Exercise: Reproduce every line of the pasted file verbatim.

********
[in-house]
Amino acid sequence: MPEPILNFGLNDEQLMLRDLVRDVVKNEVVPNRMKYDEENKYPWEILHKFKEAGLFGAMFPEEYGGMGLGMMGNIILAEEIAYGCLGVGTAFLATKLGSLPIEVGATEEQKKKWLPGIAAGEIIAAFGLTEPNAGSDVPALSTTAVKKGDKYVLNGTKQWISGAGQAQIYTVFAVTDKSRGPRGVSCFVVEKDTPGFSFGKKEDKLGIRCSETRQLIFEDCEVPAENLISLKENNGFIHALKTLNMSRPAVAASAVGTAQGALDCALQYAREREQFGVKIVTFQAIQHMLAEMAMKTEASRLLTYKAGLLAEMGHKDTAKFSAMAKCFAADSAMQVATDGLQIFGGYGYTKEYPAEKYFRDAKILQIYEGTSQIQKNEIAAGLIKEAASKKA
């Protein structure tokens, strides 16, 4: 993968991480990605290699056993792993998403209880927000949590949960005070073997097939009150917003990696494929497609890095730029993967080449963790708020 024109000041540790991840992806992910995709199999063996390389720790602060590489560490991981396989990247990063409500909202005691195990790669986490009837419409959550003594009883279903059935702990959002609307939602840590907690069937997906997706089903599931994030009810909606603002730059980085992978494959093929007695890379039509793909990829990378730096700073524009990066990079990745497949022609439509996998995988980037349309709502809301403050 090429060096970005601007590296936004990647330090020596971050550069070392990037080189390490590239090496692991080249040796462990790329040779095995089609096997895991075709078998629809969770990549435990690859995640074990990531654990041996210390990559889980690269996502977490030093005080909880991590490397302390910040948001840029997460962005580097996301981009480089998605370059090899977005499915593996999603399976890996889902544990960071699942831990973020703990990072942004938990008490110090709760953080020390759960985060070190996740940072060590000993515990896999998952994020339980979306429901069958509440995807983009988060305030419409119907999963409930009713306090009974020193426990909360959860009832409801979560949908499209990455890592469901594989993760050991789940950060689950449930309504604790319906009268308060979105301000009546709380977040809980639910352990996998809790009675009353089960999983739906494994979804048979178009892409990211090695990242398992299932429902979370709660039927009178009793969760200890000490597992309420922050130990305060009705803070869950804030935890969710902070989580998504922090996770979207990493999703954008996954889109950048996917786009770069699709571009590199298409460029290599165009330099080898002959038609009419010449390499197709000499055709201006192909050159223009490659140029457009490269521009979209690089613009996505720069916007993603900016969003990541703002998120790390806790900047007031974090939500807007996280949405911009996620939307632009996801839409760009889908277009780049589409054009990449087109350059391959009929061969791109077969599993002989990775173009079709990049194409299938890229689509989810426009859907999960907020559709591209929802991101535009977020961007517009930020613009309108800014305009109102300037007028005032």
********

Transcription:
[in-house]
Amino acid sequence: MPEPILNFGLNDEQLMLRDLVRDVVKNEVVPNRMKYDEENKYPWEILHKFKEAGLFGAMFPEEYGGMGLGMMGNIILAEEIAYGCLGVGTAFLATKLGSLPIEVGATEEQKKKWLPGIAAGEIIAAFGLTEPNAGSDVPALSTTAVKKGDKYVLNGTKQWISGAGQAQIYTVFAVTDKSRGPRGVSCFVVEKDTPGFSFGKKEDKLGIRCSETRQLIFEDCEVPAENLISLKENNGFIHALKTLNMSRPAVAASAVGTAQGALDCALQYAREREQFGVKIVTFQAIQHMLAEMAMKTEASRLLTYKAGLLAEMGHKDTAKFSAMAKCFAADSAMQVATDGLQIFGGYGYTKEYPAEKYFRDAKILQIYEGTSQIQKNEIAAGLIKEAASKKA
């Protein structure tokens, strides 16, 4: 993968991480990605290699056993792993998403209880927000949590949960005070073997097939009150917003990696494929497609890095730029993967080449963790708020 024109000041540790991840992806992910995709199999063996390389720790602060590489560490991981396989990247990063409500909202005691195990790669986490009837419409959550003594009883279903059935702990959002609307939602840590907690069937997906997706089903599931994030009810909606603002730059980085992978494959093929007695890379039509793909990829990378730096700073524009990066990079990745497949022609439509996998995988980037349309709502809301403050 090429060096970005601007590296936004990647330090020596971050550069070392990037080189390490590239090496692991080249040796462990790329040779095995089609096997895991075709078998629809969770990549435990690859995640074990990531654990041996210390990559889980690269996502977490030093005080909880991590490397302390910040948001840029997460962005580097996301981009480089998605370059090899977005499915593996999603399976890996889902544990960071699942831990973020703990990072942004938990008490110090709760953080020390759960985060070190996740940072060590000993515990896999998952994020339980979306429901069958509440995807983009988060305030419409119907999963409930009713306090009974020193426990909360959860009832409801979560949908499209990455890592469901594989993760050991789940950060689950449930309504604790319906009268308060979105301000009546709380977040809980639910352990996998809790009675009353089960999983739906494994979804048979178009892409990211090695990242398992299932429902979370709660039927009178009793969760200890000490597992309420922050130990305060009705803070869950804030935890969710902070989580998504922090996770979207990493999703954008996954889109950048996917786009770069699709571009590199298409460029290599165009330099080898002959038609009419010449390499197709000499055709201006192909050159223009490659140029457009490269521009979209690089613009996505720069916007993603900016969003990541703002998120790390806790900047007031974090939500807007996280949405911009996620939307632009996801839409760009889908277009780049589409054009990449087109350059391959009929061969791109077969599993002989990775173009079709990049194409299938890229689509989810426009859907999960907020559709591209929802991101535009977020961007517009930020613009309108800014305009109102300037007028005032």